Many immigrants in the United States are now living the best moment of their lives. President Barack Obama's executive decision, which will halt deportations and provide work permits to more than 4 million immigrants, isn't everything we expected, but it's reason to celebrate. Yes we can.
This is a clear victory for the Latino community, which is more than 55 million strong and becoming a powerful segment of the population. It was time. This is the most important immigration move in almost 50 years — since the change to the immigration law in 1965. President Obama's measure will impact more people than the 1986 amnesty that legalized 3 million people.
Nobody wanted it. But it happened.
We must not forget that Republicans and their leader, John Boehner, blocked immigration reform in the House of Representatives this year. They had more than 500 days to discuss the measure but they refused to vote on the Senate’s plan. They also didn't propose anything new. Their inaction pushed President Obama to the extreme.
We have to recognize it. Obama didn't think he had the legal authority to protect millions of undocumented people. He told me personally, and repeated it many times after, "I am not a king.” On another occasion he said "I am not the emperor of the United States." But the president evolved and changed his point of view. And now he thinks he has the authority to do what he did today, Nov. 20.
Obama is right. This is precisely what presidents do: they make executive decisions about big problems facing the country. Republican Presidents Ronald Reagan and George Bush Sr. also made executive decisions — in 1987 and 1990, respectively— that benefited millions of undocumented people. It is hypocritical to criticize Obama for doing the same.
WATCH: Jorge Ramos says Obama is "paying a debt to the Latino community" with this executive action
What made President Obama change his mind? First, the intransigence of Republicans in Congress. But it was also the enormous pressure from DREAMers (undocumented students), Hispanic Congress members, Latino organizations and journalists. Still, I think underneath it all, there was something much more personal. President Obama had a pending debt.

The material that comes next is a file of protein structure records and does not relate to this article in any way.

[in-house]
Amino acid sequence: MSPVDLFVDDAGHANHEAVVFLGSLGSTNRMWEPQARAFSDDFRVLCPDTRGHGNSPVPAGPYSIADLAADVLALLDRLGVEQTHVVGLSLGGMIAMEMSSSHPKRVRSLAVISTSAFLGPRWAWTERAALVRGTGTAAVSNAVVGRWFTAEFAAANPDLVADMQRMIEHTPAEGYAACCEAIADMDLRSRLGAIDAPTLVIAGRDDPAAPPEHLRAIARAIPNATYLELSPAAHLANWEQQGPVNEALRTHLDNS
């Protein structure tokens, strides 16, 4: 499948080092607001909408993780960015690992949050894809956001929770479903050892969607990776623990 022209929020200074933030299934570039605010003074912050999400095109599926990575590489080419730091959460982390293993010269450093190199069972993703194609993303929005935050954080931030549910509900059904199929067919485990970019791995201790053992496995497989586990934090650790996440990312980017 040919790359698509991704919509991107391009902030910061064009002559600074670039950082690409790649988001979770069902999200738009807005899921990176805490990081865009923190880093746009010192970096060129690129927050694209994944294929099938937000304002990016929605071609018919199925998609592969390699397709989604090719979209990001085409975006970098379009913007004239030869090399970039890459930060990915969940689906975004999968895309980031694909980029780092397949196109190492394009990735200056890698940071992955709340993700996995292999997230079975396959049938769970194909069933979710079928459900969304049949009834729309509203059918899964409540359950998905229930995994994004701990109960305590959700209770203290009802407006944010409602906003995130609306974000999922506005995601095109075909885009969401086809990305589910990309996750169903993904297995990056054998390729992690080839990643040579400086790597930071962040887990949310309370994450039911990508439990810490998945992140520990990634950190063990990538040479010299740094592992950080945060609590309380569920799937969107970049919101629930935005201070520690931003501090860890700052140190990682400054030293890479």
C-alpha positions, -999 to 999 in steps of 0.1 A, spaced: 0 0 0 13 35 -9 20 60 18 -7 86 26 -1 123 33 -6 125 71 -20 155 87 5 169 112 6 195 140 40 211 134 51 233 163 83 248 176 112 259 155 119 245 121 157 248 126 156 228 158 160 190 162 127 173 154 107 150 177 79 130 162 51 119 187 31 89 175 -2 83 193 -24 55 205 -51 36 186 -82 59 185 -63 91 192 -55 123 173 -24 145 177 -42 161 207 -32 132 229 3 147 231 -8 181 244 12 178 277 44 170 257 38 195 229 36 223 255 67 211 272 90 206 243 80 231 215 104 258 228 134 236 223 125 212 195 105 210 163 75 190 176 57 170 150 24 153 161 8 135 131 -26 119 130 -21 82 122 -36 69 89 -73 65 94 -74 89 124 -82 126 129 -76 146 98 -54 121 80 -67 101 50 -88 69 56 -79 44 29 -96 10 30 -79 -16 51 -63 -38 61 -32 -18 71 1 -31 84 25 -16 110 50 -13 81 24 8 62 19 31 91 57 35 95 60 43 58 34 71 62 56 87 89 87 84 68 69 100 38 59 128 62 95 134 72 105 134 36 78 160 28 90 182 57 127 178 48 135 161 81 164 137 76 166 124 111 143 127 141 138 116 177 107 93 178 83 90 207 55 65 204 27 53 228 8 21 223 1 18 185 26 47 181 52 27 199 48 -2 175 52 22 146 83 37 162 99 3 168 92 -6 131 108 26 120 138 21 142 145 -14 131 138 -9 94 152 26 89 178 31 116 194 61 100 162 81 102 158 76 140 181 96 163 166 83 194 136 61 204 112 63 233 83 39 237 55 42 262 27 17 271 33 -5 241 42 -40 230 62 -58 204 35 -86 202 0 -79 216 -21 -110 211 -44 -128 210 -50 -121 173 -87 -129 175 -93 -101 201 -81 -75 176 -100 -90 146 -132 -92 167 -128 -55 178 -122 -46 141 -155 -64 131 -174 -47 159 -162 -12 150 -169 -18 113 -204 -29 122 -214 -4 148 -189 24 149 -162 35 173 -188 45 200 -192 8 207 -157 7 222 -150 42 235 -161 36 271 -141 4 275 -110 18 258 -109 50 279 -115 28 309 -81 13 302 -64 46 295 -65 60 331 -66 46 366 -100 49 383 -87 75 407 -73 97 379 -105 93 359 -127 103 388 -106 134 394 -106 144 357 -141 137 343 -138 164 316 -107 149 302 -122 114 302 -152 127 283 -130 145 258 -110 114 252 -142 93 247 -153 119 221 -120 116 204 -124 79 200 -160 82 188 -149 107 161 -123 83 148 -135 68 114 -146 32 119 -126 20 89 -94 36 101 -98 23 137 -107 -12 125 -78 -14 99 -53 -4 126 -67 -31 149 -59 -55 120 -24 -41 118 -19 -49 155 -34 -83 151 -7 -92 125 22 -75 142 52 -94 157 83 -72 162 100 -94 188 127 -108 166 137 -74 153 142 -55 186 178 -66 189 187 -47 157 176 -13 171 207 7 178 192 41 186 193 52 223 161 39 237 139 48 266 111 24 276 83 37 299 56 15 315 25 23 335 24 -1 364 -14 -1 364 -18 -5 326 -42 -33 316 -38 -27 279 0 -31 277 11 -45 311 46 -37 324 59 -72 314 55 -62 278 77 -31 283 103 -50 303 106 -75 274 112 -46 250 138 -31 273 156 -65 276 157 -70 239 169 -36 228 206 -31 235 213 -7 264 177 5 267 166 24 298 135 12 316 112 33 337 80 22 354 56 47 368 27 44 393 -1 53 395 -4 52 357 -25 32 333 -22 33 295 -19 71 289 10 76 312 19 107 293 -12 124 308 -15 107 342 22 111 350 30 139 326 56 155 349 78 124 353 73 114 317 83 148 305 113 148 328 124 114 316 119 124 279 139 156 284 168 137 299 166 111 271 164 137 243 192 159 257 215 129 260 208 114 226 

In 2008, the president promised that he was going to present Congress with an immigration plan during his first year in office. But he didn’t follow through — even when Democrats had control of both the House and the Senate.
He has carried that weight throughout his presidency. Obama's executive decision is a way to make good on his broken promise, and to make peace with the Latino community. This is, of course, my own interpretation. Regardless, what he did is appreciated.
This executive action is only the first step. Many people are not included by this measure. It hurts me particularly that he did not include the parents of DREAMers. And let’s not forget that the order is a temporary measure that could be revoked by the next president.
The next step is to make sure the presidential candidates from both parties don't revoke this decision, and instead will promote a new permanent immigration reform plan for 2017.
In the meantime, it's important to tell Mexicans and Central Americans who are thinking of coming to the United States right now that they don't qualify under this executive action. This is only for those who are here and came to the United States before Jan. 1, 2010. It would be very dangerous to come, and overall, a big waste of time and money.
Lastly, I have to recognize that the United States has been incredibly generous with me and that this presidential decision reaffirms my conviction that, at the end of the day, this can be a great country for immigrants. Gracias. De veras.